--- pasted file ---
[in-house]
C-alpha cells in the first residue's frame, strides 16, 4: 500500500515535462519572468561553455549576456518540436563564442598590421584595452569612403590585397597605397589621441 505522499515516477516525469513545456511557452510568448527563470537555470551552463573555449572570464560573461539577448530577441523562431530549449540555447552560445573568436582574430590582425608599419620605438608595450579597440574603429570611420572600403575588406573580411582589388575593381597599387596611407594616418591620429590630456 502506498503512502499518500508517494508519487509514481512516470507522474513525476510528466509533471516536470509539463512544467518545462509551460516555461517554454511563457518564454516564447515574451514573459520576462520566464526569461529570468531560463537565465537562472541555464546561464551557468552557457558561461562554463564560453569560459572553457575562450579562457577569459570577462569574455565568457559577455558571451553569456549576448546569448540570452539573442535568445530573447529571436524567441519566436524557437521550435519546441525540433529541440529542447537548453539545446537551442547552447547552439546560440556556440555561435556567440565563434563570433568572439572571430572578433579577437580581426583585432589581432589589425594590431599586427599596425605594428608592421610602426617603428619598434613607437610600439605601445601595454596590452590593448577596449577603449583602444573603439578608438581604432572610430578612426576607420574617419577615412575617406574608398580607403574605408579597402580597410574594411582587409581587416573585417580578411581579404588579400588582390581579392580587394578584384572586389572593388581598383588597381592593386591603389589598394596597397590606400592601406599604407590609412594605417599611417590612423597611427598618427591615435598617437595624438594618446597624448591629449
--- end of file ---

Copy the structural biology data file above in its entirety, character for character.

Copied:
[in-house]
C-alpha cells in the first residue's frame, strides 16, 4: 500500500515535462519572468561553455549576456518540436563564442598590421584595452569612403590585397597605397589621441 505522499515516477516525469513545456511557452510568448527563470537555470551552463573555449572570464560573461539577448530577441523562431530549449540555447552560445573568436582574430590582425608599419620605438608595450579597440574603429570611420572600403575588406573580411582589388575593381597599387596611407594616418591620429590630456 502506498503512502499518500508517494508519487509514481512516470507522474513525476510528466509533471516536470509539463512544467518545462509551460516555461517554454511563457518564454516564447515574451514573459520576462520566464526569461529570468531560463537565465537562472541555464546561464551557468552557457558561461562554463564560453569560459572553457575562450579562457577569459570577462569574455565568457559577455558571451553569456549576448546569448540570452539573442535568445530573447529571436524567441519566436524557437521550435519546441525540433529541440529542447537548453539545446537551442547552447547552439546560440556556440555561435556567440565563434563570433568572439572571430572578433579577437580581426583585432589581432589589425594590431599586427599596425605594428608592421610602426617603428619598434613607437610600439605601445601595454596590452590593448577596449577603449583602444573603439578608438581604432572610430578612426576607420574617419577615412575617406574608398580607403574605408579597402580597410574594411582587409581587416573585417580578411581579404588579400588582390581579392580587394578584384572586389572593388581598383588597381592593386591603389589598394596597397590606400592601406599604407590609412594605417599611417590612423597611427598618427591615435598617437595624438594618446597624448591629449